Human Immunodeficiency Virus, or more popularly known as HIV, is a dangerous virus that attacks the body’s immune system. It weakens an individual’s immune system by destroying CD4 cells that help in fighting against various infections and diseases. According to statistical reports, many groups of people who reside in the United States are more likely to get HIV than other people. This happens because of many factors like riskier behaviors and sex partners. And once people get it, they have it for life.
The HIV infection started from a chimpanzee found in Central Africa. According to studies, this virus version (called Simian Immunodeficiency Virus or SIV) found in chimpanzees possibly passed to humans when they hunted these creatures for meat as they came in contact with their infected blood. Some studies also show that this infection may have come from chimpanzees to humans as far back as the late 1800s. Over decades, it slowly spread across Africa, and gradually, it spread into the other parts of the world. This virus has been prevalent in the USA since the mid to late 1970s.
Symptoms and effects of acute infection, chronic infection, and AIDS
If you get infected with HIV, it will immediately start damaging your immune system. The damage caused by the virus will depend on
How quickly the virus progresses will vary by:
Earlier diagnosis and treatment can make a huge impact on HIV prognosis.
Stage I – Acute infection
An HIV-positive individual may not have serious symptoms in Stage 1. However, large quantities of the virus can be found in their blood as it reproduces rapidly. Certain Stage 1 symptoms include:
Stage II – Chronic Infection
This stage can last for about 10 to 15 years. Also, the infected individual may or may not show signs or have symptoms during this stage. However, as the virus advances, the CD4 cell count decreases faster. Certain Stage 2 symptoms include:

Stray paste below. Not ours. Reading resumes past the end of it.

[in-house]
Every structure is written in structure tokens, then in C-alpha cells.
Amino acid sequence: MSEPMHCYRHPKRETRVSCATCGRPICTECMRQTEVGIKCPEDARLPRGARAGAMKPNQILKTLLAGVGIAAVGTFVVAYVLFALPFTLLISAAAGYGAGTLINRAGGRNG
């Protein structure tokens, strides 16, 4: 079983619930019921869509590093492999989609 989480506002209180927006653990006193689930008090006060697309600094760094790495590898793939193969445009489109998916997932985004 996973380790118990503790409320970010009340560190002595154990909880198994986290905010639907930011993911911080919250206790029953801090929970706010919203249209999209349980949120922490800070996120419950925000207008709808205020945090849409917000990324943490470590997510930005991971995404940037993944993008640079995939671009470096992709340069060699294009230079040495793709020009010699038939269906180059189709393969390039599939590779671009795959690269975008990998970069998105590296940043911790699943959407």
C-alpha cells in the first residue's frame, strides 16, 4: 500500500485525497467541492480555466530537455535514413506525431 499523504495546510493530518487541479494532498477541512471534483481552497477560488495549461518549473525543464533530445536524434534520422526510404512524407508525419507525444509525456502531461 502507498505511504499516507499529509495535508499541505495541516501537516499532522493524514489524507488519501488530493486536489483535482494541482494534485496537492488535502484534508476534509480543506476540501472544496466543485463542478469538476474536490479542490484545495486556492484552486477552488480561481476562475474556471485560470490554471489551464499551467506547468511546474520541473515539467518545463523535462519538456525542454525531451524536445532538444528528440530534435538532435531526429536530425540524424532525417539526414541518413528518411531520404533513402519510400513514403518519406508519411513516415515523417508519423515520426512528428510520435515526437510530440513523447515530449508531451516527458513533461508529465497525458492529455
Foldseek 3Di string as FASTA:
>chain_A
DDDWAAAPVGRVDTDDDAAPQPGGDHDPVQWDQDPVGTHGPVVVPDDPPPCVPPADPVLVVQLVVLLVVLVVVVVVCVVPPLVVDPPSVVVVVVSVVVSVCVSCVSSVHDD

Stage III – AIDS
If HIV is left untreated for long, it advances to AIDS. This can increase the individual’s risk for many infections, including the herpes virus called cytomegalovirus (CMV). It can also cause serious problems with the digestive tract, lungs, and even eyes.
Another possible complication is the cancer of blood vessel walls called Kaposi sarcoma. It’s generally rare but is pretty common in people with advanced HIV. It can cause purple or red lesions on the skin and mouth and also cause problems in the lungs and other internal organs. Moreover, AIDS can also put infected individuals at a higher risk of developing lymphomas. Swollen lymph nodes often indicate lymphoma.
HIV also makes it difficult to fight common infections like the cold and flu. It also increases your vulnerability to pneumonia, tuberculosis, pneumocystis jiroveci pneumonia (PJP), lung cancer, oral thrush, salmonella, etc. HIV can also contribute to nerve damage.
However, remember that these symptoms do not necessarily mean that you have AIDS, as some people do not feel sick while suffering from an acute HIV infection. Other illnesses can cause similar symptoms. Hence, apart from having complete knowledge of the obvious infection indicators, the best way to detect an AIDS infection is to get yourself tested.
If you wish to go for HIV testing, visit the 8-2-8 Urgent Care walk-in clinic in Oceanside, CA. We provide HIV testing and other STD testing at our urgent care clinic with accurate results in a safe, confidential, and comfortable environment.